The Need for Guidelines to Govern Research Using Pluripotent Stem Cells
The NIH is prohibited from using any appropriated funds for "... (1) the creation of a human embryo or embryos for research purposes; or (2) research in which a human embryo or embryos are destroyed, discarded, or knowingly subjected to risk of injury or death greater than that allowed for research on fetuses in utero under 45 CFR 46.208(a)(2) and section 498(b) of the Public Health Service Act (42 U.S.C. 289g(b))." Because of the enormous potential of human pluripotent stem cells to medical research, the NIH asked the General Counsel of the Department of Health and Human Services (DHHS) to determine whether research utilizing pluripotent stem cells is permissible under existing Federal law governing embryo and fetal tissue research. After careful consideration, the DHHS concluded that because human pluripotent cells are not embryos, current Federal law does not prohibit DHHS funds from being used for research utilizing these cells.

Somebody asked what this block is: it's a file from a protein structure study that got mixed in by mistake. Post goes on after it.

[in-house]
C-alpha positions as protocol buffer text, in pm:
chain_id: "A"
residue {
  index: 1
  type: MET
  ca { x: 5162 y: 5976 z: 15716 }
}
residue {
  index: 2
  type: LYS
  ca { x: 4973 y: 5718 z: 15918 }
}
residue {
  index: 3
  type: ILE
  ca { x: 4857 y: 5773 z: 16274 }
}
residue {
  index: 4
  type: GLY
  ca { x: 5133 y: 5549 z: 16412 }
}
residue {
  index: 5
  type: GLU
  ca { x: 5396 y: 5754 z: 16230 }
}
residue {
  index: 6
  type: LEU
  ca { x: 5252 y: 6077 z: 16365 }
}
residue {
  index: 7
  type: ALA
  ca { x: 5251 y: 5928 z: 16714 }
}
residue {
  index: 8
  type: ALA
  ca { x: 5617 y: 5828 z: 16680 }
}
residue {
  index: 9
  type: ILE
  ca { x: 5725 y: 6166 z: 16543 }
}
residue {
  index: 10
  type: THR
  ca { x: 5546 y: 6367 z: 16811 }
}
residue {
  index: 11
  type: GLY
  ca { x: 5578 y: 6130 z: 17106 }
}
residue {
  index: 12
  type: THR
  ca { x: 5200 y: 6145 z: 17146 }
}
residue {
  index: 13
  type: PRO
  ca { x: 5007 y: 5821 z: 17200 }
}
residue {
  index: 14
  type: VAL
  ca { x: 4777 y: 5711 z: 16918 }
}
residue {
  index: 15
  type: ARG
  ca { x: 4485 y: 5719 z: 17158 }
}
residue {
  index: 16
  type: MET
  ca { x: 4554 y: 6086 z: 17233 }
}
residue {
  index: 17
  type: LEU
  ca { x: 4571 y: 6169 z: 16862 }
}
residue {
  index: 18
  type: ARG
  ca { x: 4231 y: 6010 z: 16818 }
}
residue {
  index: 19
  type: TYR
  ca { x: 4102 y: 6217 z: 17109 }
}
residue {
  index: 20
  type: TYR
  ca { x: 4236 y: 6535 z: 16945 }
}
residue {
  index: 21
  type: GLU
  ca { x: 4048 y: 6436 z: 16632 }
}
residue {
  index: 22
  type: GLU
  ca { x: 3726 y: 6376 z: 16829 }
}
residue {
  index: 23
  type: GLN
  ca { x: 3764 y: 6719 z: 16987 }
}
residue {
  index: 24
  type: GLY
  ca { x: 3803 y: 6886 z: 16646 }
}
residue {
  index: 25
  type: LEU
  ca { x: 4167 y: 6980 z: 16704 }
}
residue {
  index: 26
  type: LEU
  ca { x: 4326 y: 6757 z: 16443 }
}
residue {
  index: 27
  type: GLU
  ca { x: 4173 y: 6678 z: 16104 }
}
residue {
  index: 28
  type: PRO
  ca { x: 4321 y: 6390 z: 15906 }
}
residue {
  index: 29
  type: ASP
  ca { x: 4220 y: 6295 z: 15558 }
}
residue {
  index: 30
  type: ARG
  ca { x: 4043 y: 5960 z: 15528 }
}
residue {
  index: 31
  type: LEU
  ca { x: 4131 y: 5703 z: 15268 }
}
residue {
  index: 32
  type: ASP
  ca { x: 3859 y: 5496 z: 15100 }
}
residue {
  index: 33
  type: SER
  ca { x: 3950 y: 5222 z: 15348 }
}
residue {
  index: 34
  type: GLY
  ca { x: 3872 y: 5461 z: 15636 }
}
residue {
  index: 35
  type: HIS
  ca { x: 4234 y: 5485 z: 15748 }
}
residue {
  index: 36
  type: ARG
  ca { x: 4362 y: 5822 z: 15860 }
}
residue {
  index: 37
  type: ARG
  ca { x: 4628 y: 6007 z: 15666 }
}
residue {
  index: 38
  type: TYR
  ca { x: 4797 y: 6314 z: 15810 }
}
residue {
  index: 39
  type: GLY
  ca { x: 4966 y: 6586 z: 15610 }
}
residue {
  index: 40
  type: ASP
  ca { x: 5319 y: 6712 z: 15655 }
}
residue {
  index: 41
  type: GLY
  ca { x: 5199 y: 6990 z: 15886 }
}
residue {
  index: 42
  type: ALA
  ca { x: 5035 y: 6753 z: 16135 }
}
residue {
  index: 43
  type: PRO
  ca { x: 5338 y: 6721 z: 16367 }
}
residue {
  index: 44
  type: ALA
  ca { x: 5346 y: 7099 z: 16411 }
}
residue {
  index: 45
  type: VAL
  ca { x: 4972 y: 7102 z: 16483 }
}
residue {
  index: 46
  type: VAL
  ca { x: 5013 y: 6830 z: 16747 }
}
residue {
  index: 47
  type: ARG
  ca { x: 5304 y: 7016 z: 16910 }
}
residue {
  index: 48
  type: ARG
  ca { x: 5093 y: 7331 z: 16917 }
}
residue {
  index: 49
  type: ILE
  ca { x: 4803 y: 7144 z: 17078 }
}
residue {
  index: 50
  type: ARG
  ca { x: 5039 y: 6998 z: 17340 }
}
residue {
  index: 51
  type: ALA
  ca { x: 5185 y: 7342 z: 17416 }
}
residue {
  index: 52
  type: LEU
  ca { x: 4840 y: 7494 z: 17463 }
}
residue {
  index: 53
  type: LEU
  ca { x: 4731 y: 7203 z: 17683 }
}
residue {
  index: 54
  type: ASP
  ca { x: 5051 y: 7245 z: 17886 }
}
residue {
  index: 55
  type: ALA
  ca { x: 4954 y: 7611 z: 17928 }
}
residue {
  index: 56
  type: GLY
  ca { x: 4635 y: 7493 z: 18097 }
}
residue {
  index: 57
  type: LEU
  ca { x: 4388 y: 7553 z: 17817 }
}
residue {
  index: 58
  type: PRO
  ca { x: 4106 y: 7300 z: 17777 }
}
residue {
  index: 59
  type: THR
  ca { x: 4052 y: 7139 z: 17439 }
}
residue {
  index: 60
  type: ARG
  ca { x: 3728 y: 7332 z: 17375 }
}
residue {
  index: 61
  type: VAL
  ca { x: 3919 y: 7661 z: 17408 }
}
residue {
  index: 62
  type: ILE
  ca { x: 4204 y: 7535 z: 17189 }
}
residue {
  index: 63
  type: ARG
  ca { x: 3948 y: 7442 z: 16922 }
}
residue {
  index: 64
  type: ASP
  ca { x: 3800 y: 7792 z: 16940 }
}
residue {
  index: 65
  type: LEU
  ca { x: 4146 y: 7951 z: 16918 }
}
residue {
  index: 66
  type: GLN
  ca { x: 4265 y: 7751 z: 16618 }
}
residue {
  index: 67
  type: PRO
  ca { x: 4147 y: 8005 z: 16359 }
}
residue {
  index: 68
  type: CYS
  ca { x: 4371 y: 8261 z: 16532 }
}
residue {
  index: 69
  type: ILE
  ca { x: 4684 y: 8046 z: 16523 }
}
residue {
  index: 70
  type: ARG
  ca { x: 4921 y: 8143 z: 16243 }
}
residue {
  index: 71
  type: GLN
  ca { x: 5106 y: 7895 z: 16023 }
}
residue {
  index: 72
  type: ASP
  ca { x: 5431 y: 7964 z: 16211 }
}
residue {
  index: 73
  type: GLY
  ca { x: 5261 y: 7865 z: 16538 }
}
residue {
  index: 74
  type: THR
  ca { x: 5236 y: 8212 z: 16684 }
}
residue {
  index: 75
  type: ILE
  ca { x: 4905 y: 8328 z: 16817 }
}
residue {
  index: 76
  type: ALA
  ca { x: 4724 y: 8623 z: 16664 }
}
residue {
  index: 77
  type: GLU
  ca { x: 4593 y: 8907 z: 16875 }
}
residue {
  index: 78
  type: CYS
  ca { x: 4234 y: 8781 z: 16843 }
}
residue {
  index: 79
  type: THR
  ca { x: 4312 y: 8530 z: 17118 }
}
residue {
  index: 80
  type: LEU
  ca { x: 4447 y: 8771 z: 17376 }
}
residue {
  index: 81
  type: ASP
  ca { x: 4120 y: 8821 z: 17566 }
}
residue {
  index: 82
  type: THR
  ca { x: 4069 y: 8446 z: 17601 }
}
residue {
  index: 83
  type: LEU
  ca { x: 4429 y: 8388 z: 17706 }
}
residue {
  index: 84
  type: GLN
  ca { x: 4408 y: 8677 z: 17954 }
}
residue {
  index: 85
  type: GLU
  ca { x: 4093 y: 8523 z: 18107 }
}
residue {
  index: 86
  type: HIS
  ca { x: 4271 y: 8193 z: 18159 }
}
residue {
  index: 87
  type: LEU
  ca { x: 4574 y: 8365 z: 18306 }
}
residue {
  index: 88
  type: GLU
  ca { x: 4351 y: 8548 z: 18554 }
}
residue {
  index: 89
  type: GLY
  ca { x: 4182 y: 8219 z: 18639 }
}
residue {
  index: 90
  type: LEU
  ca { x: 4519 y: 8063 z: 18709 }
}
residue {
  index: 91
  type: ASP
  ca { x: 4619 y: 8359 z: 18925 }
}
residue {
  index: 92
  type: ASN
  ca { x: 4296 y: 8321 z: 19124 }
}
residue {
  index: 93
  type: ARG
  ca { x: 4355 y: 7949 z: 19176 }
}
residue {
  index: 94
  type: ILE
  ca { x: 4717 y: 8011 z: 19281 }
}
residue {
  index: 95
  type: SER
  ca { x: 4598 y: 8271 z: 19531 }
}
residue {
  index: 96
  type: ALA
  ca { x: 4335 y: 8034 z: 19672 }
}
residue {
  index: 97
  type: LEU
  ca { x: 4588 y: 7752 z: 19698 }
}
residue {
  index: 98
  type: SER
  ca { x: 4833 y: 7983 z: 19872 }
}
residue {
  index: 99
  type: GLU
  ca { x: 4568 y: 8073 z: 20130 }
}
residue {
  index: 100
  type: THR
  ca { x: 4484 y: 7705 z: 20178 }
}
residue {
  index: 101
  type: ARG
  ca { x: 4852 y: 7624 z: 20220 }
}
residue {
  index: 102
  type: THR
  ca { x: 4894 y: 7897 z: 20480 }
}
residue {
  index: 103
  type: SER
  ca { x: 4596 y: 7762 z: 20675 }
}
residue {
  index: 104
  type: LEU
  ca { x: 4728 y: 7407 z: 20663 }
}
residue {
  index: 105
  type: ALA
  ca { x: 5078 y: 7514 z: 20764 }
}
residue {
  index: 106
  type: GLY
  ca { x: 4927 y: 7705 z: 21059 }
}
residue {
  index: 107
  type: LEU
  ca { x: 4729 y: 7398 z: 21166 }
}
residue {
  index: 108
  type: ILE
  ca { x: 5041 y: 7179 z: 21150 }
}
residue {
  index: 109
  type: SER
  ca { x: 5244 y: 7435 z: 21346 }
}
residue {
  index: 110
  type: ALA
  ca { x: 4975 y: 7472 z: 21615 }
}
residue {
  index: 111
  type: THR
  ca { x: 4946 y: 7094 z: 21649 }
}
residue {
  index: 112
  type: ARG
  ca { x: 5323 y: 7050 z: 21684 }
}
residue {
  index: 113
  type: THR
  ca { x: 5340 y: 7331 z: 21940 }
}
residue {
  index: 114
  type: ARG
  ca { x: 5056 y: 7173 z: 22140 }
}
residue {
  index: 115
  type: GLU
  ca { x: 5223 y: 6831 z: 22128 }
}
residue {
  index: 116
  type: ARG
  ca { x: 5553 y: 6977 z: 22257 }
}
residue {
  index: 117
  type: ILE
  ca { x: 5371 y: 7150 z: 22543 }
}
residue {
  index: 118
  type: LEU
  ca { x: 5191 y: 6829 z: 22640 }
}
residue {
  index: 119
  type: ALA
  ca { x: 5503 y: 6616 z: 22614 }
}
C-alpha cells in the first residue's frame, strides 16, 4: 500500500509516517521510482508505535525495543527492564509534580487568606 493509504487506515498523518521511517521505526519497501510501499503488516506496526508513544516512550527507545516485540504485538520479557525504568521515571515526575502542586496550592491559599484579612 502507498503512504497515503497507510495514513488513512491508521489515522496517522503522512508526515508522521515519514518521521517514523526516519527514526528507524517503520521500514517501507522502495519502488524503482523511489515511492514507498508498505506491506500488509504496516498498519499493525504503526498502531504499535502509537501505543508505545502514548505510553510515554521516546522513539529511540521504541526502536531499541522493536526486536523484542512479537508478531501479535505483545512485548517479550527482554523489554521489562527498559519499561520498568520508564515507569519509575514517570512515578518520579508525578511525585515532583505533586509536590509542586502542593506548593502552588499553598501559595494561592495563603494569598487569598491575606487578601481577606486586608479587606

Recognizing the ethical and legal issues surrounding human pluripotent stem cell research and the need for stringent oversight of this class of research—oversight that goes beyond the traditional rigorous NIH scientific peer review process—the NIH issued a moratorium on the funding of this research until Guidelines could be developed and an oversight process could be implemented.